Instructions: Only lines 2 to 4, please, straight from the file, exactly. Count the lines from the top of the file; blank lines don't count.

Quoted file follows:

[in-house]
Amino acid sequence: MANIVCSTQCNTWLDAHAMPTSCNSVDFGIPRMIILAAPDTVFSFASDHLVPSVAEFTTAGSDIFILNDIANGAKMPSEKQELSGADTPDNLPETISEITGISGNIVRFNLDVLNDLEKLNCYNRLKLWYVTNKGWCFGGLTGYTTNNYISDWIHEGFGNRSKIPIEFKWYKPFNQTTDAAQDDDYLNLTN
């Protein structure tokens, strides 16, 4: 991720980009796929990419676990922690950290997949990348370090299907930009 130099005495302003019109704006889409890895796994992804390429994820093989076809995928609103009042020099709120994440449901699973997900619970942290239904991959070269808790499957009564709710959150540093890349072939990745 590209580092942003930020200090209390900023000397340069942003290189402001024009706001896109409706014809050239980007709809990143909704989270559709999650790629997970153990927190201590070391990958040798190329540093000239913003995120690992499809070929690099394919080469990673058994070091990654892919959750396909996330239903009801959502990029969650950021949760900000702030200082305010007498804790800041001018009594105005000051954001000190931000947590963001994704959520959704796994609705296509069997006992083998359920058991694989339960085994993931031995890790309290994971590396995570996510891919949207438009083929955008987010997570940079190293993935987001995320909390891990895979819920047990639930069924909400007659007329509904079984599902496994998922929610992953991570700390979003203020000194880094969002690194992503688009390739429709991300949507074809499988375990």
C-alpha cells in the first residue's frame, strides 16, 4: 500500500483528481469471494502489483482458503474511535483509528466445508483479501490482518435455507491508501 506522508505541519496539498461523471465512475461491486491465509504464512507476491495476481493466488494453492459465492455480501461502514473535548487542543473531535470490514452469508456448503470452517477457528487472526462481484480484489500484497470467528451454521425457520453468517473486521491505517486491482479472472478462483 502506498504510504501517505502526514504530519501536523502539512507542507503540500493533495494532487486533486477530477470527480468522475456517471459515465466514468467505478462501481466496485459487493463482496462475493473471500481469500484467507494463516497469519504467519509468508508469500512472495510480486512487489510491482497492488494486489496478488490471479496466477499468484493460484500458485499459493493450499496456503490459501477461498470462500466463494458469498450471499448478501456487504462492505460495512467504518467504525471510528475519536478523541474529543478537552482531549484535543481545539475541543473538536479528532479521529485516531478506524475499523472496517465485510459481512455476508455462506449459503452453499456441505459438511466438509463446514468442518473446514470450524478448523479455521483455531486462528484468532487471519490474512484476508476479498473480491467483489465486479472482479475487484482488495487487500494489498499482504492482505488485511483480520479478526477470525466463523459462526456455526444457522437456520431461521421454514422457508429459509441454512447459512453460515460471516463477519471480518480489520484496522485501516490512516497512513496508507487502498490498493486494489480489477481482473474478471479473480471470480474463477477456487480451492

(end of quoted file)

Amino acid sequence: MANIVCSTQCNTWLDAHAMPTSCNSVDFGIPRMIILAAPDTVFSFASDHLVPSVAEFTTAGSDIFILNDIANGAKMPSEKQELSGADTPDNLPETISEITGISGNIVRFNLDVLNDLEKLNCYNRLKLWYVTNKGWCFGGLTGYTTNNYISDWIHEGFGNRSKIPIEFKWYKPFNQTTDAAQDDDYLNLTN
């Protein structure tokens, strides 16, 4: 991720980009796929990419676990922690950290997949990348370090299907930009 130099005495302003019109704006889409890895796994992804390429994820093989076809995928609103009042020099709120994440449901699973997900619970942290239904991959070269808790499957009564709710959150540093890349072939990745 590209580092942003930020200090209390900023000397340069942003290189402001024009706001896109409706014809050239980007709809990143909704989270559709999650790629997970153990927190201590070391990958040798190329540093000239913003995120690992499809070929690099394919080469990673058994070091990654892919959750396909996330239903009801959502990029969650950021949760900000702030200082305010007498804790800041001018009594105005000051954001000190931000947590963001994704959520959704796994609705296509069997006992083998359920058991694989339960085994993931031995890790309290994971590396995570996510891919949207438009083929955008987010997570940079190293993935987001995320909390891990895979819920047990639930069924909400007659007329509904079984599902496994998922929610992953991570700390979003203020000194880094969002690194992503688009390739429709991300949507074809499988375990």
C-alpha cells in the first residue's frame, strides 16, 4: 500500500483528481469471494502489483482458503474511535483509528466445508483479501490482518435455507491508501 506522508505541519496539498461523471465512475461491486491465509504464512507476491495476481493466488494453492459465492455480501461502514473535548487542543473531535470490514452469508456448503470452517477457528487472526462481484480484489500484497470467528451454521425457520453468517473486521491505517486491482479472472478462483 502506498504510504501517505502526514504530519501536523502539512507542507503540500493533495494532487486533486477530477470527480468522475456517471459515465466514468467505478462501481466496485459487493463482496462475493473471500481469500484467507494463516497469519504467519509468508508469500512472495510480486512487489510491482497492488494486489496478488490471479496466477499468484493460484500458485499459493493450499496456503490459501477461498470462500466463494458469498450471499448478501456487504462492505460495512467504518467504525471510528475519536478523541474529543478537552482531549484535543481545539475541543473538536479528532479521529485516531478506524475499523472496517465485510459481512455476508455462506449459503452453499456441505459438511466438509463446514468442518473446514470450524478448523479455521483455531486462528484468532487471519490474512484476508476479498473480491467483489465486479472482479475487484482488495487487500494489498499482504492482505488485511483480520479478526477470525466463523459462526456455526444457522437456520431461521421454514422457508429459509441454512447459512453460515460471516463477519471480518480489520484496522485501516490512516497512513496508507487502498490498493486494489480489477481482473474478471479473480471470480474463477477456487480451492